AbzûAugust 2, 2016
Review code provided by the publisher.
As the flagship title to come from newly formed Giant Squid Studios, Abzû trades the dusty hills of Journey’s desert landscape for a trip beneath the blue waves. Released on both the Windows PC and Playstation 4, this deep sea exploration follows in the footsteps of Journey. As beautiful as the seascape is to explore, not everything is as it initially seems. There will be some spoilers as to what mysteries are concealed deep in the sea, so tread carefully if you want to keep Abzû’s enigmas a secret until you can enjoy it for yourself.
To properly enjoy Abzû to its fullest, one has to disregard any preconceived notion of what is required to be a game and rather allow oneself to become immersed in the journey. There’s no high score to achieve, no boss battles to endure. Instead, Abzû should be experienced as an exploration of the deep blue sea and the rich bounties that the sea contains. By focusing less on reaching the end and instead focusing more upon the journey itself, the colorful wonders of Abzû become all the more promising.
Abzû’s actual gameplay can be broken down into a simple component: unlocking gates. Throughout the exploration of the ocean’s diverse biomes, exploring and finding the various contraptions that are blocking progression mark the few elements of what make up the experiences that aren’t enjoyed at the player’s own pace. Return trips to the game’s diverse areas can be achieved by discovering meditation statues, each one marking a point of return from Abzû’s main menu if players wish to explore a particular section or search for the various secrets hidden away.
Matt Nava, previous art director for both Flower and Journey, contributed to the game’s richly detailed art style. Opting away from the realistic look of titles such as Endless Ocean, instead Abzû goes for a color-rich impressionist art style. Hundreds of fish flow together in schools, each with their own diverse array of colors. The numerous moments in Abzû when the aquatic seascape is filled with a plethora of schools of fish are some of the most impressive sights on the Playstation 4, even if the graphics don’t aim for a realistic style. Austin Wintory’s calming music adds to the experience of diving beneath the sea.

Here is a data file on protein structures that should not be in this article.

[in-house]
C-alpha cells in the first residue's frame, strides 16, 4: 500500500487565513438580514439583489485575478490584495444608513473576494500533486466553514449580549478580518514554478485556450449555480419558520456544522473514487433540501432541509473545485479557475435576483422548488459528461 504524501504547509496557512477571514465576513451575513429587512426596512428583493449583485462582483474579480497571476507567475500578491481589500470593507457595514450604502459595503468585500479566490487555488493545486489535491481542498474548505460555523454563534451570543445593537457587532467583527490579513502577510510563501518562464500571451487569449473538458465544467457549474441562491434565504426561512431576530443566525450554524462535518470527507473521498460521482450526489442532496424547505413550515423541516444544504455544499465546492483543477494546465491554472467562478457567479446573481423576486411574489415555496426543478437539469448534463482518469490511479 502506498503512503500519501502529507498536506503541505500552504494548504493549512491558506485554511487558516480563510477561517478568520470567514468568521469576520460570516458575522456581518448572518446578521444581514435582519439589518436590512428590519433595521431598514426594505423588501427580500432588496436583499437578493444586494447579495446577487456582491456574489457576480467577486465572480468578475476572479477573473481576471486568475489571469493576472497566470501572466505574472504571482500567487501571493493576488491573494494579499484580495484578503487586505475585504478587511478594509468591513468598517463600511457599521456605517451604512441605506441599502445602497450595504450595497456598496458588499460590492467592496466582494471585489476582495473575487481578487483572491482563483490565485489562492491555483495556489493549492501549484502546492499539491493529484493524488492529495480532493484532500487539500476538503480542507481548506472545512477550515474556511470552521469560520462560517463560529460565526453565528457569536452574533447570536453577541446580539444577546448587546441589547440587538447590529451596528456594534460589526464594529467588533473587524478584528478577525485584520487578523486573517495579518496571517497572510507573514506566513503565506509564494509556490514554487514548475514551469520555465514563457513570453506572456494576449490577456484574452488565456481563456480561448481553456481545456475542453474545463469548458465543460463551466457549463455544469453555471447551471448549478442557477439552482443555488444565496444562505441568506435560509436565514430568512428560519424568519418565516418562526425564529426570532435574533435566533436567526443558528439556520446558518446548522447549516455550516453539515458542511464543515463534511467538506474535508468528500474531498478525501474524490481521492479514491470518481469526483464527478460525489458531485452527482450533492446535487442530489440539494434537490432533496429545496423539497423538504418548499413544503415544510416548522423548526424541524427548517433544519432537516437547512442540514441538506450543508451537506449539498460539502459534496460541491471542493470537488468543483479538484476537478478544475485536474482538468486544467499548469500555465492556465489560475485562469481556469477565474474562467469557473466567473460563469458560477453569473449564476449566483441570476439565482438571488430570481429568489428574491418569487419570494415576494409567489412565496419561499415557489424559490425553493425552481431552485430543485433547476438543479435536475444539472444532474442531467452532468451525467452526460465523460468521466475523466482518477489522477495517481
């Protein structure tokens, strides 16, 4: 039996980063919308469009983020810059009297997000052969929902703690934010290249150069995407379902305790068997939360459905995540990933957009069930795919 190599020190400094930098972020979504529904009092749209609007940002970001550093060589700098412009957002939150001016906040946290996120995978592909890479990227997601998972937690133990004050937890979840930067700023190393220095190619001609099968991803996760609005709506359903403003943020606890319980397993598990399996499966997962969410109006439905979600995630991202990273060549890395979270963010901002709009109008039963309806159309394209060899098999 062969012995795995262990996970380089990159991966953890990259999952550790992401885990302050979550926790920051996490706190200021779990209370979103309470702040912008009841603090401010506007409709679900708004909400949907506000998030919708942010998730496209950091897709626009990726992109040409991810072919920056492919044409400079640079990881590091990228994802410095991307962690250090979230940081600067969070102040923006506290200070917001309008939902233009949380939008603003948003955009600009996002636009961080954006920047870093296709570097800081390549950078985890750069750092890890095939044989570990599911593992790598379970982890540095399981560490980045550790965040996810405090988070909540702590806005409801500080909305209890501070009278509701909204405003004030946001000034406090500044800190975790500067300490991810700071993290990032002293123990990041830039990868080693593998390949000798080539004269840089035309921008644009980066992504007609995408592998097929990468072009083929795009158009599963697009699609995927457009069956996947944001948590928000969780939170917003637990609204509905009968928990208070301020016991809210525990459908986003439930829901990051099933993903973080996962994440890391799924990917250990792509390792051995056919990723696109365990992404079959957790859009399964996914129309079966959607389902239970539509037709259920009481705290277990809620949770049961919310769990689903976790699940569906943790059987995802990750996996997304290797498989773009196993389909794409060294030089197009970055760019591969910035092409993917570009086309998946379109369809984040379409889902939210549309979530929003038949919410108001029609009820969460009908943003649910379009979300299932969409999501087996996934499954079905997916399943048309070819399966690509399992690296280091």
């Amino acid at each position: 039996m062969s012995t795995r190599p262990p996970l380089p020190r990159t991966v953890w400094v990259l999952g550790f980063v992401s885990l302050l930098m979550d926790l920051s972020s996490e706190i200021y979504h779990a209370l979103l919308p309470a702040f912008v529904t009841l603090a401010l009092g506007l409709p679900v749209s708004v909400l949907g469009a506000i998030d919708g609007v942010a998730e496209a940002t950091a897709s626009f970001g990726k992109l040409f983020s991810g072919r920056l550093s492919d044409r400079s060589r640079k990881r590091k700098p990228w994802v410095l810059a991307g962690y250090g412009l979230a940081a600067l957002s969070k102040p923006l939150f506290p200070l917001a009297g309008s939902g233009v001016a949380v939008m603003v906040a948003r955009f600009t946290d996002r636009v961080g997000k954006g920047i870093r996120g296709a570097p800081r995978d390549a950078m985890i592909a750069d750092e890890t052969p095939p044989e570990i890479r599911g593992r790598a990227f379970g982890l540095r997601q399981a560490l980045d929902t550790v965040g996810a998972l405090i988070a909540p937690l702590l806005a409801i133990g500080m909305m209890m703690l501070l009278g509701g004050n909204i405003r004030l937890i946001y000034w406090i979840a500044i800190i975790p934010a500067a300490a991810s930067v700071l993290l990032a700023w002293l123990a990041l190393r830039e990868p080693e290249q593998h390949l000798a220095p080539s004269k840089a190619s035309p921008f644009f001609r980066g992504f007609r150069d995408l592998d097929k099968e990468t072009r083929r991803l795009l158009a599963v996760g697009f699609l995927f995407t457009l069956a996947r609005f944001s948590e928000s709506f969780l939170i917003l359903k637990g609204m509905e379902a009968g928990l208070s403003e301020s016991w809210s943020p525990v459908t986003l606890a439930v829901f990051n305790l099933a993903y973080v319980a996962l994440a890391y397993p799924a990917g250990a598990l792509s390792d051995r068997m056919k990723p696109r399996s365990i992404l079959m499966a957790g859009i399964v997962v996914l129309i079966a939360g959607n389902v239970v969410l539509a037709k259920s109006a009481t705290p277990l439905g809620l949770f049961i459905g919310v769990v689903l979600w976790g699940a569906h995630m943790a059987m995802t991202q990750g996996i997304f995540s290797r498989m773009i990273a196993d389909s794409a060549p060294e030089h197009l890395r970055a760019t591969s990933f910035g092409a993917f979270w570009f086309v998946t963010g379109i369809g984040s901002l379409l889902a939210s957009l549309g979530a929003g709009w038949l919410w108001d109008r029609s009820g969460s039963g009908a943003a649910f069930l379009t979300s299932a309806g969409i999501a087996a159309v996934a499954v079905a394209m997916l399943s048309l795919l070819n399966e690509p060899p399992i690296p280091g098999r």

For those looking for a reason to jump back in once the credits roll, Abzû features a number of little collectibles tucked away in the scenery to discover. Glowing ammonites hidden in the environment mark the primary sort of collectibles. As these are completely optional, they’re not necessary save for decorating the final point of each zone. Miniature holding pools also keep secrets just waiting for the player to discover them. In each pool is an animal species that’s been taken from the mother ocean. By interacting with these pools, the creature within is released and added to the ecosystem, thus filling the ocean with more diverse life. Many of these are entirely optional, but a great number of them are found naturally within the player’s path of progression and more so if players take the time to explore each of Abzû’s wonderful depths.